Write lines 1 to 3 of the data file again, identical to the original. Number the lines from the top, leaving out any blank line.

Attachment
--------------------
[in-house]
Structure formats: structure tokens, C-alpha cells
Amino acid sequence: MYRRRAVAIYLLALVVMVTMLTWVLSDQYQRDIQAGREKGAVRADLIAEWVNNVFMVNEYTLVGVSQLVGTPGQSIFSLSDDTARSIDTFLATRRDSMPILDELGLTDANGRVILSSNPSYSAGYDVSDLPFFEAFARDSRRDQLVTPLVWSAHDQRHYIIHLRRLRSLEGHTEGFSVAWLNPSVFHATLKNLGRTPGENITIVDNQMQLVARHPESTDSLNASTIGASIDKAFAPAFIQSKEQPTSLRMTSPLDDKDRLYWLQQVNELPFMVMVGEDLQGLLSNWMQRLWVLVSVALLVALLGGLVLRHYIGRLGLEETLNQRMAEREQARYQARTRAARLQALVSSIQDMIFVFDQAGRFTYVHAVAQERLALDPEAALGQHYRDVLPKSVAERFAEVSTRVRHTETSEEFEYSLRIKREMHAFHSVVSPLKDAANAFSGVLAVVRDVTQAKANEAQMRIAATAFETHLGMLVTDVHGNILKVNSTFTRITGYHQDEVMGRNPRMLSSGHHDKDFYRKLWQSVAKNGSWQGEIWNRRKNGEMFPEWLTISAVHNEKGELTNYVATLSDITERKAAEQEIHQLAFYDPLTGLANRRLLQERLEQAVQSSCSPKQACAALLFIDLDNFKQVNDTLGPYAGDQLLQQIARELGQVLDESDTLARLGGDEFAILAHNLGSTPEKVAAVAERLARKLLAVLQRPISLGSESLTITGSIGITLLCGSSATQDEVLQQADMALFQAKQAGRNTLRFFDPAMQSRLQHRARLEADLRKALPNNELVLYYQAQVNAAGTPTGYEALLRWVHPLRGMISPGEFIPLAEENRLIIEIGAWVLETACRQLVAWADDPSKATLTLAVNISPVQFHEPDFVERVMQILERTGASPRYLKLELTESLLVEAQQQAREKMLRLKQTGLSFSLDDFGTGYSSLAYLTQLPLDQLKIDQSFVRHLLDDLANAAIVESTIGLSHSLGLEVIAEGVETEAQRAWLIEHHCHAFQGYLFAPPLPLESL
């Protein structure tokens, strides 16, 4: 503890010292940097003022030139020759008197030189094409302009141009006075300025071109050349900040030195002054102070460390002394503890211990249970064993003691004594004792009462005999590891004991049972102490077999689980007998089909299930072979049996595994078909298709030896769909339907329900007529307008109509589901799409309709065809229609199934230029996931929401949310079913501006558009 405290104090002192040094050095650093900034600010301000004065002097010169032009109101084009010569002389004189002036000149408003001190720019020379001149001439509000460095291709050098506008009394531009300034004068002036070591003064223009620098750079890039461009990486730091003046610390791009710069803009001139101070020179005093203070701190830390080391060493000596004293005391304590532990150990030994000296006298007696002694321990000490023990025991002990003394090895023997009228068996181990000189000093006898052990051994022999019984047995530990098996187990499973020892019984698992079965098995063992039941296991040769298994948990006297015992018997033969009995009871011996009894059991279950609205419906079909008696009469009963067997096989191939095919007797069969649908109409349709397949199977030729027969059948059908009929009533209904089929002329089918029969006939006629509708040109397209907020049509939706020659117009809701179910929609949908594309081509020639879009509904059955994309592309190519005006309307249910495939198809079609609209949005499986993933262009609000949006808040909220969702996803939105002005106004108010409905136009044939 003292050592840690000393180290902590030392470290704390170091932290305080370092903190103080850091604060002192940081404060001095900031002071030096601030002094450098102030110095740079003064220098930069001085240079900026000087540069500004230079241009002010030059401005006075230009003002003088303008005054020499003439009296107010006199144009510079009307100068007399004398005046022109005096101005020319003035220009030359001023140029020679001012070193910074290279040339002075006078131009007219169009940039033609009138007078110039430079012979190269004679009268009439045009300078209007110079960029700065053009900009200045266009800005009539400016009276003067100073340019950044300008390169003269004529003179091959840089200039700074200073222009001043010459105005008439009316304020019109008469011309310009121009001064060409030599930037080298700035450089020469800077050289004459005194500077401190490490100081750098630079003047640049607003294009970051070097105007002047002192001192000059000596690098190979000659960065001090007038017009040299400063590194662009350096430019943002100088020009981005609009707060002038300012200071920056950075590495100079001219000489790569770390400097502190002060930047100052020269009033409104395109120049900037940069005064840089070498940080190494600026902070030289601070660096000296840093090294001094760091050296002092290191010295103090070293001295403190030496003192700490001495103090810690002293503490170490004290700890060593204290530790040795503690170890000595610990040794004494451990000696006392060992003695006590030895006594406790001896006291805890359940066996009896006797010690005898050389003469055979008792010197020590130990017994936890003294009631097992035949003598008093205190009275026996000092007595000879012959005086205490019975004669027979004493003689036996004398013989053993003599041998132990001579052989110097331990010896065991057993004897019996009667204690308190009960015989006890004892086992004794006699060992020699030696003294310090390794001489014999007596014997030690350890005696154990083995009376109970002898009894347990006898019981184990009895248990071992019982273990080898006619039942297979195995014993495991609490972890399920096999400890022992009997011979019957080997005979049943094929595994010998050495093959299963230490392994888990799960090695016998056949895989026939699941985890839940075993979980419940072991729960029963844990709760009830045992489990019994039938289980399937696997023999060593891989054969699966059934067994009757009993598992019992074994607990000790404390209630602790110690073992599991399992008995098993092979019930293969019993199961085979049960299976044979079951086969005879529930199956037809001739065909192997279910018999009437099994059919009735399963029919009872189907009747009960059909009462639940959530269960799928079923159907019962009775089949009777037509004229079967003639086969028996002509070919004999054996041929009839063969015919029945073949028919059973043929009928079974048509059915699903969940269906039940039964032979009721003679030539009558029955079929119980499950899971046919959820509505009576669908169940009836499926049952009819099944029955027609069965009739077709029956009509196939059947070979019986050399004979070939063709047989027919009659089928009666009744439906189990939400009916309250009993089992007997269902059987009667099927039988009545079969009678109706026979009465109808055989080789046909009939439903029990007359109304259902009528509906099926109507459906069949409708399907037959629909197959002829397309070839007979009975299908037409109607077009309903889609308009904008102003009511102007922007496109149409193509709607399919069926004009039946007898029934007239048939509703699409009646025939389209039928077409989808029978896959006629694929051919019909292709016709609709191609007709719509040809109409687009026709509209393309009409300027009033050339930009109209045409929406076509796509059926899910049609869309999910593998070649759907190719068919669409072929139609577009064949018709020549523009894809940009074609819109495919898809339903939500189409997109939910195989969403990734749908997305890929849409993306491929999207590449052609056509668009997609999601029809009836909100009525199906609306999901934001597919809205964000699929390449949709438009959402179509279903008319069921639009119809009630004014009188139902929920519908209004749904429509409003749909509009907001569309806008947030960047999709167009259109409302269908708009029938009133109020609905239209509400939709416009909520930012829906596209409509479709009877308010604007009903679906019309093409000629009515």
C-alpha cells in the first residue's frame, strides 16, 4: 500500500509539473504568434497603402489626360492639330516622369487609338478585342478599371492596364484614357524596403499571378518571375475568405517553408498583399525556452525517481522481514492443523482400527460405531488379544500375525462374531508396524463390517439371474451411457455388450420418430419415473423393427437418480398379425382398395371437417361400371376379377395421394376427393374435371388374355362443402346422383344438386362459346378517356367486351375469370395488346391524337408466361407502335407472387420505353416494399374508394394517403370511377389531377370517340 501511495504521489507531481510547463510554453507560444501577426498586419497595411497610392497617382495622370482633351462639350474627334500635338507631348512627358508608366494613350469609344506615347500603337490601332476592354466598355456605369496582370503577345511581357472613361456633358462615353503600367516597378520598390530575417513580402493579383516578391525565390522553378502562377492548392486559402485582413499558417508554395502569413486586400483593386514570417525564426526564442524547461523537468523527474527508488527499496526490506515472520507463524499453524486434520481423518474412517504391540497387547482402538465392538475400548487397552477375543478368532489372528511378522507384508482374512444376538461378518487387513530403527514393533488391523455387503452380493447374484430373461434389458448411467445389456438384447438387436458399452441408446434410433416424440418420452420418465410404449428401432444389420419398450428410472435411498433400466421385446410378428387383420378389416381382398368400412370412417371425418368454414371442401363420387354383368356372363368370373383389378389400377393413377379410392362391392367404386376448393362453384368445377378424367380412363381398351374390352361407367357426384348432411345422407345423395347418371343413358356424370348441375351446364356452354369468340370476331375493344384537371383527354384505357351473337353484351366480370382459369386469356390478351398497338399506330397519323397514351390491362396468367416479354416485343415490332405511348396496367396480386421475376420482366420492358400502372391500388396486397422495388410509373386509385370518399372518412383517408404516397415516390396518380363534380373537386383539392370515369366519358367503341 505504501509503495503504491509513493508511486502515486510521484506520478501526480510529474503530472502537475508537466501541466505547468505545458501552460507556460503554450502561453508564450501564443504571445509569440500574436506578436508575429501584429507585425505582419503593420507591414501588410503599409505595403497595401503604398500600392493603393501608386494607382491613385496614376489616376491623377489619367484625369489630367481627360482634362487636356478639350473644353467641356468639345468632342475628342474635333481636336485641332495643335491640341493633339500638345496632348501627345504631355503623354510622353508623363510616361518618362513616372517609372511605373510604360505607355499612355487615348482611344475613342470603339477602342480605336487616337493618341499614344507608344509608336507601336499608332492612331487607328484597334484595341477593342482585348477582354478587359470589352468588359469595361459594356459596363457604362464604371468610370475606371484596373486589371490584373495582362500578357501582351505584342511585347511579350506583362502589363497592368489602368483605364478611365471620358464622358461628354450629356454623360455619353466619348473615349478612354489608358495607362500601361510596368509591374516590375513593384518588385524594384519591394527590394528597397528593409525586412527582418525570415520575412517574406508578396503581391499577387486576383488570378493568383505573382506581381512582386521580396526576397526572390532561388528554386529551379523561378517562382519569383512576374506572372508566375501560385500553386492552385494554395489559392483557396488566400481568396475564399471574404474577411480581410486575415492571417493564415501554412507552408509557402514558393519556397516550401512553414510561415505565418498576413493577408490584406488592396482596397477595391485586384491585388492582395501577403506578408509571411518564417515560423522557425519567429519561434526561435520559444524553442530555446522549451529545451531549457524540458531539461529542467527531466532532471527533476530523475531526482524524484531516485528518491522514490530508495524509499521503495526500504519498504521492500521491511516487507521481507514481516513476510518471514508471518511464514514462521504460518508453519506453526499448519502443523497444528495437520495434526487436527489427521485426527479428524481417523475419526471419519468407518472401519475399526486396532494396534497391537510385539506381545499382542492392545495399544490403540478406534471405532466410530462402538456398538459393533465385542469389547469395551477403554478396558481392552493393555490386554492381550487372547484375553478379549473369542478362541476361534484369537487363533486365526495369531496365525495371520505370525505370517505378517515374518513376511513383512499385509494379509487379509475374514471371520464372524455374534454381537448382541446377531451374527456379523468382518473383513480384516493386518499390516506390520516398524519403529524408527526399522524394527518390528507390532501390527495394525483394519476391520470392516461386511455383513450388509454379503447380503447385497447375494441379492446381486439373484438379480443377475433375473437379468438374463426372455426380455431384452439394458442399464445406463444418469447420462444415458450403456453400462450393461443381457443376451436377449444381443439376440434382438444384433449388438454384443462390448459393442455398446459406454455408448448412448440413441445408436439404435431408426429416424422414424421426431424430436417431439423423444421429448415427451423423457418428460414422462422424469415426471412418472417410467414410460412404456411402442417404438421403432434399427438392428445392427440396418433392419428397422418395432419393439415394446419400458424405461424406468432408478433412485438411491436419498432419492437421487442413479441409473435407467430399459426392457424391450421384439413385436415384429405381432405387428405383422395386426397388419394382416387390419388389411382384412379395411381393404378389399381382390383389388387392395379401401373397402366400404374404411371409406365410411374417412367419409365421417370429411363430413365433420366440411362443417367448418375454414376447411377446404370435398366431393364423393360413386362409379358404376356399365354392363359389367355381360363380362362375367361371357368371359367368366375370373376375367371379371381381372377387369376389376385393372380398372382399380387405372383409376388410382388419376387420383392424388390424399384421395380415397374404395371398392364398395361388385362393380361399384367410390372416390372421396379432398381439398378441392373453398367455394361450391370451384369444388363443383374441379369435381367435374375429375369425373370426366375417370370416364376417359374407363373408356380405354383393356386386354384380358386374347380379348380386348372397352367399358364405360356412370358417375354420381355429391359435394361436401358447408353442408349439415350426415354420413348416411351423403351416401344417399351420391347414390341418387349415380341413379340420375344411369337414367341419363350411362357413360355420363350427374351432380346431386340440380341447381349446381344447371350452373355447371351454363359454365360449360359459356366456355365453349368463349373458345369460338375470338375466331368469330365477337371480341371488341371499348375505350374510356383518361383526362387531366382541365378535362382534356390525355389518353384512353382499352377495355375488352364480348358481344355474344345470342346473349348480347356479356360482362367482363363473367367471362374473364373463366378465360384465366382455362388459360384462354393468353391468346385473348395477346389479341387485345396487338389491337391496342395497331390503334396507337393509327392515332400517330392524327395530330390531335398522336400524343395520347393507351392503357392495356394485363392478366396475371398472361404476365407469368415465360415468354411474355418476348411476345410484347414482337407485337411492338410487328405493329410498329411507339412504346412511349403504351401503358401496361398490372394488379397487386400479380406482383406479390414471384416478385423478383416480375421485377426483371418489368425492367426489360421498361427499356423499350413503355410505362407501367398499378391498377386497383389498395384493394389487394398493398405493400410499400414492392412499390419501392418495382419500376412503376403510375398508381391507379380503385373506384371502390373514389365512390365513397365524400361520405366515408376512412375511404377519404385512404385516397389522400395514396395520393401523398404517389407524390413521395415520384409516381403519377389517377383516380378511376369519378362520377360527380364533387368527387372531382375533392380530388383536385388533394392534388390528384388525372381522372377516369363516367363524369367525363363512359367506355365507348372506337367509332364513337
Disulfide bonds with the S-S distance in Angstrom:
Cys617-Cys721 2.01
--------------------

[in-house]
Structure formats: structure tokens, C-alpha cells
Amino acid sequence: MYRRRAVAIYLLALVVMVTMLTWVLSDQYQRDIQAGREKGAVRADLIAEWVNNVFMVNEYTLVGVSQLVGTPGQSIFSLSDDTARSIDTFLATRRDSMPILDELGLTDANGRVILSSNPSYSAGYDVSDLPFFEAFARDSRRDQLVTPLVWSAHDQRHYIIHLRRLRSLEGHTEGFSVAWLNPSVFHATLKNLGRTPGENITIVDNQMQLVARHPESTDSLNASTIGASIDKAFAPAFIQSKEQPTSLRMTSPLDDKDRLYWLQQVNELPFMVMVGEDLQGLLSNWMQRLWVLVSVALLVALLGGLVLRHYIGRLGLEETLNQRMAEREQARYQARTRAARLQALVSSIQDMIFVFDQAGRFTYVHAVAQERLALDPEAALGQHYRDVLPKSVAERFAEVSTRVRHTETSEEFEYSLRIKREMHAFHSVVSPLKDAANAFSGVLAVVRDVTQAKANEAQMRIAATAFETHLGMLVTDVHGNILKVNSTFTRITGYHQDEVMGRNPRMLSSGHHDKDFYRKLWQSVAKNGSWQGEIWNRRKNGEMFPEWLTISAVHNEKGELTNYVATLSDITERKAAEQEIHQLAFYDPLTGLANRRLLQERLEQAVQSSCSPKQACAALLFIDLDNFKQVNDTLGPYAGDQLLQQIARELGQVLDESDTLARLGGDEFAILAHNLGSTPEKVAAVAERLARKLLAVLQRPISLGSESLTITGSIGITLLCGSSATQDEVLQQADMALFQAKQAGRNTLRFFDPAMQSRLQHRARLEADLRKALPNNELVLYYQAQVNAAGTPTGYEALLRWVHPLRGMISPGEFIPLAEENRLIIEIGAWVLETACRQLVAWADDPSKATLTLAVNISPVQFHEPDFVERVMQILERTGASPRYLKLELTESLLVEAQQQAREKMLRLKQTGLSFSLDDFGTGYSSLAYLTQLPLDQLKIDQSFVRHLLDDLANAAIVESTIGLSHSLGLEVIAEGVETEAQRAWLIEHHCHAFQGYLFAPPLPLESL